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The AAPG/Datapages Combined Publications Database

AAPG Bulletin


Volume: 65 (1981)

Issue: 5. (May)

First Page: 955

Last Page: 955

Title: Comparison of Eogenetic and Mesogenetic Porosity-Diagenetic Trends in Deeply-Buried Limestone Reservoir in West Texas: ABSTRACT

Author(s): S. J. Mazzullo

Article Type: Meeting abstract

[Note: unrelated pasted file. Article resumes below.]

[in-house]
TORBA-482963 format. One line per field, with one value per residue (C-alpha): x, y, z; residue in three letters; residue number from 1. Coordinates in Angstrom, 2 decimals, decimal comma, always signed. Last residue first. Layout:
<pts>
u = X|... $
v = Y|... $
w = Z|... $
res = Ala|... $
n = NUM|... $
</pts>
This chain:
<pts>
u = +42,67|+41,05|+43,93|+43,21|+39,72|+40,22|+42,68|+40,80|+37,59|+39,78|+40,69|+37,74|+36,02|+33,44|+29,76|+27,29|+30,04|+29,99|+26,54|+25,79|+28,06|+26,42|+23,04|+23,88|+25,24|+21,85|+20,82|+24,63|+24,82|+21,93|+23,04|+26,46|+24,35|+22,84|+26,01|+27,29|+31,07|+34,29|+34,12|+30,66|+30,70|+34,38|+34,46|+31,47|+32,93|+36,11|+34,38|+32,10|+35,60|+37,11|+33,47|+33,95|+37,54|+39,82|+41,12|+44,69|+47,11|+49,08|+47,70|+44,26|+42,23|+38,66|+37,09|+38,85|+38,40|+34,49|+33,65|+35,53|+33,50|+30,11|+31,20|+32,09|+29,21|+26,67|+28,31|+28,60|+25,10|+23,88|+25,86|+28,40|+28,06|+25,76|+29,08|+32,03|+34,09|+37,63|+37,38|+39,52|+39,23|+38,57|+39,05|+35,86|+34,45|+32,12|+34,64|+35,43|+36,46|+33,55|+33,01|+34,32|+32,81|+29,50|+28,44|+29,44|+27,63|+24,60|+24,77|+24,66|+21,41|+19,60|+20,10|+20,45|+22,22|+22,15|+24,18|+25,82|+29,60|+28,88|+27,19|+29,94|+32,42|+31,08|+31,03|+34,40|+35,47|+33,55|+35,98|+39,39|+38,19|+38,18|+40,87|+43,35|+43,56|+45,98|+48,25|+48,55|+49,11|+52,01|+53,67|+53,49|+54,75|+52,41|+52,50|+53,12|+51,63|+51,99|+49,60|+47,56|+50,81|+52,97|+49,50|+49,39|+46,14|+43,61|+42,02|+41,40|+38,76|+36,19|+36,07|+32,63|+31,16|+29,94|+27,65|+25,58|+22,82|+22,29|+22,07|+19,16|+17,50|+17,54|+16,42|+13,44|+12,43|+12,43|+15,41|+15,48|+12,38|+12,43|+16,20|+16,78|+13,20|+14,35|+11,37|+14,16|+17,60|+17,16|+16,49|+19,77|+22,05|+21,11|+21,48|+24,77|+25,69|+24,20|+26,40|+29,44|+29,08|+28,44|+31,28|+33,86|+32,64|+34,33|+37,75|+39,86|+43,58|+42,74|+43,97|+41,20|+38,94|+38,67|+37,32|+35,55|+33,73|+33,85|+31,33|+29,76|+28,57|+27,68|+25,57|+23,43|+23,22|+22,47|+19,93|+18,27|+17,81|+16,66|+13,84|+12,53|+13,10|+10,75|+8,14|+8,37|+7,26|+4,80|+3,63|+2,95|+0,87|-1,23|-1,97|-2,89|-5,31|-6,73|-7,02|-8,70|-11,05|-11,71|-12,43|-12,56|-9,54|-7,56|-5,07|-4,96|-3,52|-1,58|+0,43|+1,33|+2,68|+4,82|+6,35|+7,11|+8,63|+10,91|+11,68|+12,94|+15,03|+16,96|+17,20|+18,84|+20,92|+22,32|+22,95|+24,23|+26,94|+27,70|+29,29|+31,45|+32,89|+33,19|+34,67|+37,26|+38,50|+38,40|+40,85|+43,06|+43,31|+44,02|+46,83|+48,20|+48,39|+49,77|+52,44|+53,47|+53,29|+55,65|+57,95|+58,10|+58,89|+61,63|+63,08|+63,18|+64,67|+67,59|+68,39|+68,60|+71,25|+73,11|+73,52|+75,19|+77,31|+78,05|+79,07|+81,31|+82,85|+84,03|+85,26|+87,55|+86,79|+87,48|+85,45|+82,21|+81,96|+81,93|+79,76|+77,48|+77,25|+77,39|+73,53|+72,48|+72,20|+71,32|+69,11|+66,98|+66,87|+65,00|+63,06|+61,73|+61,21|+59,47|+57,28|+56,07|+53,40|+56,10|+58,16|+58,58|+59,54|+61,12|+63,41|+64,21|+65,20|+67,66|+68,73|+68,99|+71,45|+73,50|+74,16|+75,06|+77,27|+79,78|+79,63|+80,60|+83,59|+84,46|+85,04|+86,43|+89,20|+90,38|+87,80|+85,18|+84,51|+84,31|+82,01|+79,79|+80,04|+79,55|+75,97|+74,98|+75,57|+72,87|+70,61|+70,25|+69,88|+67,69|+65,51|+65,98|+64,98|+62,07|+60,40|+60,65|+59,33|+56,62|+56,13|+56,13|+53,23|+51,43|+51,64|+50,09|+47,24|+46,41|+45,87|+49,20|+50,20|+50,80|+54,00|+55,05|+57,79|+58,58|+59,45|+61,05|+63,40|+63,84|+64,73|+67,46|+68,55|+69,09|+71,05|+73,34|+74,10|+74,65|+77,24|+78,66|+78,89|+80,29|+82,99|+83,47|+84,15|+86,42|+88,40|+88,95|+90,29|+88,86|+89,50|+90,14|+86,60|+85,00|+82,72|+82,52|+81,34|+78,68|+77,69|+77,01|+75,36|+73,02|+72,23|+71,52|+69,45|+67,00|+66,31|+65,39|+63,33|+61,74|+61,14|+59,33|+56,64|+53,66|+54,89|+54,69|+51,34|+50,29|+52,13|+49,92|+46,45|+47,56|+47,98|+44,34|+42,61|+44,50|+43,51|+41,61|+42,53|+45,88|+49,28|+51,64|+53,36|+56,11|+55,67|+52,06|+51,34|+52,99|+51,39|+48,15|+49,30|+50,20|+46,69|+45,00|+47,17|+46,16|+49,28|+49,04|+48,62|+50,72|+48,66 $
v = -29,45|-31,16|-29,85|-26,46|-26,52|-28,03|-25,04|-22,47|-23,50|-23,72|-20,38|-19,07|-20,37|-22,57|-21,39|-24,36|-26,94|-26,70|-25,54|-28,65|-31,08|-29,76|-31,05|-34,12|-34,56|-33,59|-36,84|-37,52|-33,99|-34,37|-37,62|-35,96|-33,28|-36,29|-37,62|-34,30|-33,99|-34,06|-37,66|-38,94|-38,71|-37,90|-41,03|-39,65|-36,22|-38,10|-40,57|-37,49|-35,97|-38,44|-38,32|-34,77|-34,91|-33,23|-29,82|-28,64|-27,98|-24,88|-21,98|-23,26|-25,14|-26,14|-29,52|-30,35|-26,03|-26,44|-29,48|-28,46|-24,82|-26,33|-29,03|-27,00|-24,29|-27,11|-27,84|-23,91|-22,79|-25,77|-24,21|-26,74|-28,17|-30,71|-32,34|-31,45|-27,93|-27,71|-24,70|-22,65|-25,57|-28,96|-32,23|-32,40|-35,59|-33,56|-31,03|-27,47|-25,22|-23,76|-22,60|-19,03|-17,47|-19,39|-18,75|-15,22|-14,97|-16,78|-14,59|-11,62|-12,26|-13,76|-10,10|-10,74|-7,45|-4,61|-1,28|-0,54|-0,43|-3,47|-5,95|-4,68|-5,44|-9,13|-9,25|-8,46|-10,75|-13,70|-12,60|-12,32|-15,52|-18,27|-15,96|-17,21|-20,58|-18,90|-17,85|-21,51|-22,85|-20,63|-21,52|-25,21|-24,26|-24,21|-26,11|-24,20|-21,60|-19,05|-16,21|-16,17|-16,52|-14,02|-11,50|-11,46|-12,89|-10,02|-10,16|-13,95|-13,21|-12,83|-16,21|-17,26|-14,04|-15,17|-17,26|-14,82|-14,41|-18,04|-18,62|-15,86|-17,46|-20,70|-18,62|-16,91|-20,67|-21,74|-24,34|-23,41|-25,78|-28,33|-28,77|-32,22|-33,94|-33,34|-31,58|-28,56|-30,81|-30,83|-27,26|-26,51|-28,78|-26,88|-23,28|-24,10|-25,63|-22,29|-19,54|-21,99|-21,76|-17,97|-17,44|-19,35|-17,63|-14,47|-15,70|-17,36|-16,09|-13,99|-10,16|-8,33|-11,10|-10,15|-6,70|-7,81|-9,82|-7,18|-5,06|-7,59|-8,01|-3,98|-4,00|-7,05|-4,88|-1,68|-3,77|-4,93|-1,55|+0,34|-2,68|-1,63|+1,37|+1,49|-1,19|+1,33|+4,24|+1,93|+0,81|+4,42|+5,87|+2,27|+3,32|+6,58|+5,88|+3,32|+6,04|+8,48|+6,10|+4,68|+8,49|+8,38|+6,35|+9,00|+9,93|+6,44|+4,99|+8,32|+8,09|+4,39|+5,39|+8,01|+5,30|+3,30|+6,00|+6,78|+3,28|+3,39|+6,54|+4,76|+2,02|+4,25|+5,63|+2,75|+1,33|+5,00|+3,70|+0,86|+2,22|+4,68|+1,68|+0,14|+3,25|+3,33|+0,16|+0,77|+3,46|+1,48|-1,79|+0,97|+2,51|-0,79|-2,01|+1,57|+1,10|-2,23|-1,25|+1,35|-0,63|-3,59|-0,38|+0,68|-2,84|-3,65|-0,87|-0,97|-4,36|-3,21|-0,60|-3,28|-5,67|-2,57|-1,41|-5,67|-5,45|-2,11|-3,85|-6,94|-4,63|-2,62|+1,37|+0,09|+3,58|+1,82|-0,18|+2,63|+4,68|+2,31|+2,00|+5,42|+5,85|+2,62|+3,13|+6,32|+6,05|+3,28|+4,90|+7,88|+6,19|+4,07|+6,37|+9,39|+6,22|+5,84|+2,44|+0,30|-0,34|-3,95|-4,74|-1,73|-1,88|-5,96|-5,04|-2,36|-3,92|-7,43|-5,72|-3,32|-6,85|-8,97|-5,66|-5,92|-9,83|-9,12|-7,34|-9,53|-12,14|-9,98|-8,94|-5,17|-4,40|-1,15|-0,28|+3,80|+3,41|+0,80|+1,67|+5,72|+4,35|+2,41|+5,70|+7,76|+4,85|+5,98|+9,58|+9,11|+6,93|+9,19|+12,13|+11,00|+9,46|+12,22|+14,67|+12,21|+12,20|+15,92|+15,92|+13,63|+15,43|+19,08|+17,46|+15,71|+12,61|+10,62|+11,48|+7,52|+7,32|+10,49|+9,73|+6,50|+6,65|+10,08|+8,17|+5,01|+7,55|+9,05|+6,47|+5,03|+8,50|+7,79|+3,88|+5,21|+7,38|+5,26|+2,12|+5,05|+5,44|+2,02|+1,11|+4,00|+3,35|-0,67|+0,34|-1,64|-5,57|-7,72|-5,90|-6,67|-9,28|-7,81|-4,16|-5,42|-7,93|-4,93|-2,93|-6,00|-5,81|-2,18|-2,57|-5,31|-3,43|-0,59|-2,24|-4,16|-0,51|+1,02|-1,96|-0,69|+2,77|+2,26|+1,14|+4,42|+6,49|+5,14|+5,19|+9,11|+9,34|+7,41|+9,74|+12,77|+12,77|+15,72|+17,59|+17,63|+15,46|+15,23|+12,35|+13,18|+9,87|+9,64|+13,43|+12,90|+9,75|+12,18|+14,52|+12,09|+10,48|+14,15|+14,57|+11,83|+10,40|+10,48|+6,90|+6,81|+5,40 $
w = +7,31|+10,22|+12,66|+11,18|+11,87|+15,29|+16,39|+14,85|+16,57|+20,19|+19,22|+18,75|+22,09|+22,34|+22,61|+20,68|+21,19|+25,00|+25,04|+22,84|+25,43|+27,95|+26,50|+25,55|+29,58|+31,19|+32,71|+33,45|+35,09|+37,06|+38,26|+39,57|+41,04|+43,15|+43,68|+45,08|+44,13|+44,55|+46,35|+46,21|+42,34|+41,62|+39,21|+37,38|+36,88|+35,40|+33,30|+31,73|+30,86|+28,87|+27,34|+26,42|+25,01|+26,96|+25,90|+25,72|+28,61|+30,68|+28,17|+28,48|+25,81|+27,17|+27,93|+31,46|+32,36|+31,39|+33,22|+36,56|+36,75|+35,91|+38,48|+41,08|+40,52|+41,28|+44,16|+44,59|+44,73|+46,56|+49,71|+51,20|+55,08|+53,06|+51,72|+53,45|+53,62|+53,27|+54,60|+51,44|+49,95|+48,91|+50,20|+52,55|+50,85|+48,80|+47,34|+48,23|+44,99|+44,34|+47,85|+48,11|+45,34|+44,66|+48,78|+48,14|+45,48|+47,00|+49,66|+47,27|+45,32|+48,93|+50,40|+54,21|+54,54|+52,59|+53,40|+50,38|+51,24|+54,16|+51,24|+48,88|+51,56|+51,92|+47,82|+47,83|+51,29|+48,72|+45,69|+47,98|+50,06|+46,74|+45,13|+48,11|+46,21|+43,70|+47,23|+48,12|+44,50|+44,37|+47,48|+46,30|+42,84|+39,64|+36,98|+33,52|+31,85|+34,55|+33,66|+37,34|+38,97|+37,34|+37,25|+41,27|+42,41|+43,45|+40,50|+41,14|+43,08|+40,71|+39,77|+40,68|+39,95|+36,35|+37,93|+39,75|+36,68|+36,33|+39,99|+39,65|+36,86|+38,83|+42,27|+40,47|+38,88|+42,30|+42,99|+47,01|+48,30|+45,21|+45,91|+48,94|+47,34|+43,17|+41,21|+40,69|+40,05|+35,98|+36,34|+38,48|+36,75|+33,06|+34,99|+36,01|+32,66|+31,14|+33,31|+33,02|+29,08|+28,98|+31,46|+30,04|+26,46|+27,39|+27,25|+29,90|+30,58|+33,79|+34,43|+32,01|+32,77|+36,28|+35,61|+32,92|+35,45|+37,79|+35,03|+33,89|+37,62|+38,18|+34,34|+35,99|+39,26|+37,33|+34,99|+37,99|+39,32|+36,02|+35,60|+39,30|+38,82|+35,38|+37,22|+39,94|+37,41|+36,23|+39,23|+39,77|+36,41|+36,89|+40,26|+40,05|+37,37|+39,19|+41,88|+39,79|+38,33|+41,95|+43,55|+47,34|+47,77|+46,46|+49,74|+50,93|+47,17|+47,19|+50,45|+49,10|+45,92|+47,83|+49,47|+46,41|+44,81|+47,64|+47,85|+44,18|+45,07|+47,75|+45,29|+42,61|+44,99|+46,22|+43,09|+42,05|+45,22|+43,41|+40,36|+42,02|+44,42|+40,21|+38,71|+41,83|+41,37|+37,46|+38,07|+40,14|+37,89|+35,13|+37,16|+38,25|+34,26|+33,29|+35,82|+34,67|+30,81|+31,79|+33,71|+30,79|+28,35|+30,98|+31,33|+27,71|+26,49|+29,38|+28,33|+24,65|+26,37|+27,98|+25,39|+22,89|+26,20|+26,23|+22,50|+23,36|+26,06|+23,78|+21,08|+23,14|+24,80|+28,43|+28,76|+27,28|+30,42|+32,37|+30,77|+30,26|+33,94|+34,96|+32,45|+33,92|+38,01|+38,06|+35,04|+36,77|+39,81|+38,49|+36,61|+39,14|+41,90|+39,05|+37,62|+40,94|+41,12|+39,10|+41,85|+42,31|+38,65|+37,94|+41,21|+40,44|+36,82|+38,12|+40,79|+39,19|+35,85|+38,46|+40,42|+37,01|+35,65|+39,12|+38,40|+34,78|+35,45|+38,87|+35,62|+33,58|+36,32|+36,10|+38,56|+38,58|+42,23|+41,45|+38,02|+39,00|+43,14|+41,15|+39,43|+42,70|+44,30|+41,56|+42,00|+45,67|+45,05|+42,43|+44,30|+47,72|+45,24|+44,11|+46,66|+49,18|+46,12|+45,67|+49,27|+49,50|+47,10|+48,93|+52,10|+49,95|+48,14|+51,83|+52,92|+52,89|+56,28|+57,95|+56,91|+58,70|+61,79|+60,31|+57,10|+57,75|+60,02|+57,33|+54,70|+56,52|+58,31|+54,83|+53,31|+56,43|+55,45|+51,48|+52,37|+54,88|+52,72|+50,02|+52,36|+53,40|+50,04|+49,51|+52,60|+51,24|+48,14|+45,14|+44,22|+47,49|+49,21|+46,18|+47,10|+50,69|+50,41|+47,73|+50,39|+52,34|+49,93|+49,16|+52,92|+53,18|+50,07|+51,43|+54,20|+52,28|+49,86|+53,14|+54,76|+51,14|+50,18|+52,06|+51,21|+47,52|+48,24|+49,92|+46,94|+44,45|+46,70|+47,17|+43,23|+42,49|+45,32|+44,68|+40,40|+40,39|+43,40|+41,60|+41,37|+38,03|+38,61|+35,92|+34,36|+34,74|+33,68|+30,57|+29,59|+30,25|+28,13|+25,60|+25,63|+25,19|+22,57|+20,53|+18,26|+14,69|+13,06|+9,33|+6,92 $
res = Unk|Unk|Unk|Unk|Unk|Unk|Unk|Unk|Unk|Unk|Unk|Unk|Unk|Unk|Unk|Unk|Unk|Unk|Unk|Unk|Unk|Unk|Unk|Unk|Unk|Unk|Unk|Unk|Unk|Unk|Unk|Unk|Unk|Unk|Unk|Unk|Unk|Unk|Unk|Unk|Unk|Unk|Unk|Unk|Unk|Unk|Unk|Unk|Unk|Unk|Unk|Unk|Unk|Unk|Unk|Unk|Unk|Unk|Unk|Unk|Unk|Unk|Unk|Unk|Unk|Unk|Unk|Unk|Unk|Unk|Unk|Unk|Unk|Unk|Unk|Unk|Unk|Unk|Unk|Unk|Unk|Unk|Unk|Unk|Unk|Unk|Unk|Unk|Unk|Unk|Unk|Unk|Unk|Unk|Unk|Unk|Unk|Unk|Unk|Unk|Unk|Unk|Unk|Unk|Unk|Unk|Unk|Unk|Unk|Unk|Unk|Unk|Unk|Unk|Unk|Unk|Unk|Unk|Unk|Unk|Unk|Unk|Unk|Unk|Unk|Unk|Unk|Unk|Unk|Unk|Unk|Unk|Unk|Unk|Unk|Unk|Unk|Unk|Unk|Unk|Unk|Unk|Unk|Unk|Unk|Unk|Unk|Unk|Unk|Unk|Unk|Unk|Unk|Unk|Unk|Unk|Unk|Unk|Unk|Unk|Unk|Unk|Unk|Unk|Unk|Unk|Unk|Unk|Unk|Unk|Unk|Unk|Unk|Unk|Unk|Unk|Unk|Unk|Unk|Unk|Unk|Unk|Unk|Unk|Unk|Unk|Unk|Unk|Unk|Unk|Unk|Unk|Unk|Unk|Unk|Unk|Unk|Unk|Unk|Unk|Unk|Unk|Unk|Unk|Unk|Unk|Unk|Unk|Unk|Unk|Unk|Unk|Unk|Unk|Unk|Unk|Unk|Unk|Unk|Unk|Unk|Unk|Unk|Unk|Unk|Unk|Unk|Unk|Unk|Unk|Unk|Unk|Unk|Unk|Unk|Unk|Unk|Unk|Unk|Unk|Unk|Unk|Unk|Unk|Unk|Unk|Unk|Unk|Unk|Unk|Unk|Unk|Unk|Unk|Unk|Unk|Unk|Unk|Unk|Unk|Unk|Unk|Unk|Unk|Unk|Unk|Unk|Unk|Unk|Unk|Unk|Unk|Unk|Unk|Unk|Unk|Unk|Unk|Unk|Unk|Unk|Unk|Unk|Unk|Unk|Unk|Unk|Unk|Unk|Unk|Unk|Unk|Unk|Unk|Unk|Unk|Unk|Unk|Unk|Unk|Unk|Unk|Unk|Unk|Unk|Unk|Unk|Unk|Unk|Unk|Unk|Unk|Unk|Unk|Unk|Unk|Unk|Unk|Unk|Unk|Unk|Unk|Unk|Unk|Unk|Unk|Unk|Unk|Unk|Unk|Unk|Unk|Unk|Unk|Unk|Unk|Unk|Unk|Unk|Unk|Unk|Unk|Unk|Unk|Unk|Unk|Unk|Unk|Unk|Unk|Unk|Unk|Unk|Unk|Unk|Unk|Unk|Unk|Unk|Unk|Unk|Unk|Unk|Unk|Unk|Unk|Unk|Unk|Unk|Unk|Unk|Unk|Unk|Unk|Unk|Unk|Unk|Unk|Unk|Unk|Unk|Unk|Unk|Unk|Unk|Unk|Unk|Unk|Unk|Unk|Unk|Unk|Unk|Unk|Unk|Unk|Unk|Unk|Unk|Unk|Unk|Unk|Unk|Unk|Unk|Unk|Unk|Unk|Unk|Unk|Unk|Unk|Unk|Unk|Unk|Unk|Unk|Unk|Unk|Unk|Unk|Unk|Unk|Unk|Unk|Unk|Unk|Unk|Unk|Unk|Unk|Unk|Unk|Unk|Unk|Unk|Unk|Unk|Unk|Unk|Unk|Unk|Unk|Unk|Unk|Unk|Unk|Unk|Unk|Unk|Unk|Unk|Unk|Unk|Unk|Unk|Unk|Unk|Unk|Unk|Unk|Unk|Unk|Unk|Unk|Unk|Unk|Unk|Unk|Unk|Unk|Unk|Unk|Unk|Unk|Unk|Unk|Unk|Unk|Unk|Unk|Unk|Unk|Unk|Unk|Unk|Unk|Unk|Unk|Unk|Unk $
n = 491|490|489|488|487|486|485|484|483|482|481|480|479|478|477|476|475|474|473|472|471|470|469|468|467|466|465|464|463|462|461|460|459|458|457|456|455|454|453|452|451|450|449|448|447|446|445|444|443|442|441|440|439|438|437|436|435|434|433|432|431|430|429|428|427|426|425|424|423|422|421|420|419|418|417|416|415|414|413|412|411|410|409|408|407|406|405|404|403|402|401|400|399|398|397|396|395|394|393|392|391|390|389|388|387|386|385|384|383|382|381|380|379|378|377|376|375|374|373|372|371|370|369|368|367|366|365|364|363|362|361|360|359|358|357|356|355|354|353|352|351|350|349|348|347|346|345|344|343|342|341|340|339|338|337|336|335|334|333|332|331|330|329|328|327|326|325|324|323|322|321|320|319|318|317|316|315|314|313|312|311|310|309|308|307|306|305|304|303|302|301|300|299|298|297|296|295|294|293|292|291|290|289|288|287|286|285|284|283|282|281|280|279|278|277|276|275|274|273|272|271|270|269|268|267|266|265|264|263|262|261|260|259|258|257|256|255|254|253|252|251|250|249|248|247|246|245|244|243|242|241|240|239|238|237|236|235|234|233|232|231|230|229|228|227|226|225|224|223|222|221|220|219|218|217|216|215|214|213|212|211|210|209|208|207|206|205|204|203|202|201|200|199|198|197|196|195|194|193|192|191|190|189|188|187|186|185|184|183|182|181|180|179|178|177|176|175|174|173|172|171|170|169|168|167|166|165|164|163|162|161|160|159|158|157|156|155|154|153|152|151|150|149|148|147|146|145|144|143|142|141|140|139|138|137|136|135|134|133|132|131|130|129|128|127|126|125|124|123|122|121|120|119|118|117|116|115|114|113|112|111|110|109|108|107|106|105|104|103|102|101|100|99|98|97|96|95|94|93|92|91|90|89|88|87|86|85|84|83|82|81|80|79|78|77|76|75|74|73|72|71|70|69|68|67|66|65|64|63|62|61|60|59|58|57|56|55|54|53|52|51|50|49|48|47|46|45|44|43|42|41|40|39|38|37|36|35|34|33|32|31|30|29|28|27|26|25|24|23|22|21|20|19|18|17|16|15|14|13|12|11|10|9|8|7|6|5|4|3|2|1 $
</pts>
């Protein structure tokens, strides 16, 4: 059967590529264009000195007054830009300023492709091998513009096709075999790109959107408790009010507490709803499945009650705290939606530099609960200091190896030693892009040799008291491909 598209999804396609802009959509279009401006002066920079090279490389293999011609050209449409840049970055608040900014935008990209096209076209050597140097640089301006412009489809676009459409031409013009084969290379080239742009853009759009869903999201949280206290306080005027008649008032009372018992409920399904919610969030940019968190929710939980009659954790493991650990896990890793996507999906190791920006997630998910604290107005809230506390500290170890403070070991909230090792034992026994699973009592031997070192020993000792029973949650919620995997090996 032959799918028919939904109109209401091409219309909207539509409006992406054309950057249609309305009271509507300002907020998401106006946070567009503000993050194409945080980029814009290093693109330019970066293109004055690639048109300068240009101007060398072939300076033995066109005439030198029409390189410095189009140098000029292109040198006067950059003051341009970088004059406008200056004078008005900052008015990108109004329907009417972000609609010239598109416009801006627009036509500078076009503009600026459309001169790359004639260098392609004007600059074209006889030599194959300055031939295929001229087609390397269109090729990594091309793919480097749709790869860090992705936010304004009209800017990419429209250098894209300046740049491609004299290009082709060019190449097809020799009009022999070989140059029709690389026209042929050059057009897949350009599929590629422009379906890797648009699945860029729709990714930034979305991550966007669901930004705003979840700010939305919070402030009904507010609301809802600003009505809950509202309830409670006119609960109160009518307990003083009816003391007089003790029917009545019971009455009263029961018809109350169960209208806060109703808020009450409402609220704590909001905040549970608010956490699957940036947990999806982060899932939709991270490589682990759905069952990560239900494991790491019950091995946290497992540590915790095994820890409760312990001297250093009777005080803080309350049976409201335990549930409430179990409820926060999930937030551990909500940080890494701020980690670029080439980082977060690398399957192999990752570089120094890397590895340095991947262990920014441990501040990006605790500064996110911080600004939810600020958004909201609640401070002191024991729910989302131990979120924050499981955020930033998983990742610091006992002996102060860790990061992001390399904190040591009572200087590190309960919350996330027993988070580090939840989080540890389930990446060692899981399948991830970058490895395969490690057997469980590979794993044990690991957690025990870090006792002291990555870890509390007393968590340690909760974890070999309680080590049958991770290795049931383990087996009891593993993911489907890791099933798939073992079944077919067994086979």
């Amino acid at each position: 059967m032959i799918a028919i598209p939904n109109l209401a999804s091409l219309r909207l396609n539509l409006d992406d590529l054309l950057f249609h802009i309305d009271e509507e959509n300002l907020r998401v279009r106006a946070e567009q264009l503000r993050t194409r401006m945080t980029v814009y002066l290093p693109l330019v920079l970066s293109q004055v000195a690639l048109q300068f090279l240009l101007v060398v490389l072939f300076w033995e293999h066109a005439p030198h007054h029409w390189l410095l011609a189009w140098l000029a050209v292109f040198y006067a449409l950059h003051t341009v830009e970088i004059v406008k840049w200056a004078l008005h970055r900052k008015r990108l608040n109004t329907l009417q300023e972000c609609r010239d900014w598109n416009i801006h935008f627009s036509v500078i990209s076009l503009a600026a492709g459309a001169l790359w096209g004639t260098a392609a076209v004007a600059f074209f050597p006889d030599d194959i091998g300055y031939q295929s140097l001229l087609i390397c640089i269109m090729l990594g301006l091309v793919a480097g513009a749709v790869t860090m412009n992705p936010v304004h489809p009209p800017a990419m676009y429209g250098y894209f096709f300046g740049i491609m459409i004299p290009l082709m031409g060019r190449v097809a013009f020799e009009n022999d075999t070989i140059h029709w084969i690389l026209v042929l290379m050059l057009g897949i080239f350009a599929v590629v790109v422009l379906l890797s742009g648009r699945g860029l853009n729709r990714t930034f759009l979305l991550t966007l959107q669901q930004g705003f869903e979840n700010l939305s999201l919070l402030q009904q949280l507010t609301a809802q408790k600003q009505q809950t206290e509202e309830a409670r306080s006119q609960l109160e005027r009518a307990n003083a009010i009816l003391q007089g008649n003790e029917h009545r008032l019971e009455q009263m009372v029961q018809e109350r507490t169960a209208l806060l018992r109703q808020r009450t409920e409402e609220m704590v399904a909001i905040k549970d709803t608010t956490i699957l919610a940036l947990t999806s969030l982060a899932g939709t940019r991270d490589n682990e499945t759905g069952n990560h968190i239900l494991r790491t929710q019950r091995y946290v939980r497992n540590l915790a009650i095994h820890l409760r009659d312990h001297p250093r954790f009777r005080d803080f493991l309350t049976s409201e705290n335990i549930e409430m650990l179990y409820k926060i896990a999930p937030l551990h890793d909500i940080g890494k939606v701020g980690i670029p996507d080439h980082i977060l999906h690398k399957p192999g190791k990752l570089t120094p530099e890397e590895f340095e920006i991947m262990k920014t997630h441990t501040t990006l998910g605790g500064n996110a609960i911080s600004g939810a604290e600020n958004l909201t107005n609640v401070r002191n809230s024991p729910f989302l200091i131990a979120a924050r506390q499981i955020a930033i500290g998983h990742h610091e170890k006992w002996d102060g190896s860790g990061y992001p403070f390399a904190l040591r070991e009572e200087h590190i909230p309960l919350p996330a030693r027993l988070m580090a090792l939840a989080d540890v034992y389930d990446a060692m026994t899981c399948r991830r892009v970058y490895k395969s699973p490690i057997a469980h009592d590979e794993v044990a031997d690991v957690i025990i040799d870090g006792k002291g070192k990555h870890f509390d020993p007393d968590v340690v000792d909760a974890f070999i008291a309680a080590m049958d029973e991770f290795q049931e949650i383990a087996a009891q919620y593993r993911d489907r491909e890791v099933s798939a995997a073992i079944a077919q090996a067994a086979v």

Stratigraphically trapped gaseous hydrocarbons occur in porous limestones of Atokan (Middle Pennsylvanian) age in the Chapman Deep field, along the northern shelf edge of the Delaware basin in Reeves County, Texas. These rocks were deposited as a shallow-water mosaic of cyclic algal bioherms, grainstone shoals, and low-energy interbank facies. A relatively uninterrupted sequence of porosity evolution related to early and burial diagenesis is recognized in these rocks. Syndepositional subaerial exposure resulted in the formation of a secondary pore system, including biomolds, non-fabric-selective vugs and channels, and solution-enlarged fractures. However, most of this porosity was occluded rapidly in the vadose and phreatic environments by calcite cementation, dolomitizat on, and internal sedimentation. Progressive burial to minimum depths of 13,000 ft (3,962 m) was accompanied by bulk-volume reduction via physical and chemical compaction. However, simultaneous fabric-selective dissolution rejuvenated a pore system of relatively low permeability which, enhanced by natural fractures and the presence of open stylolites, comprises the principal reservoirs in the field. Pore types include ooid and cement-solution molds; although not recognized in these rocks, burial-solution channels and vugs are reported to be relatively abundant in Smackover carbonates of the Gulf Coast region. Such tertiary porosity is easily misinterpreted as of meteoric origin, and its occurrence attests to a possible parallel evolution of eogenetic and burial-diagenetic processes and pr ducts.

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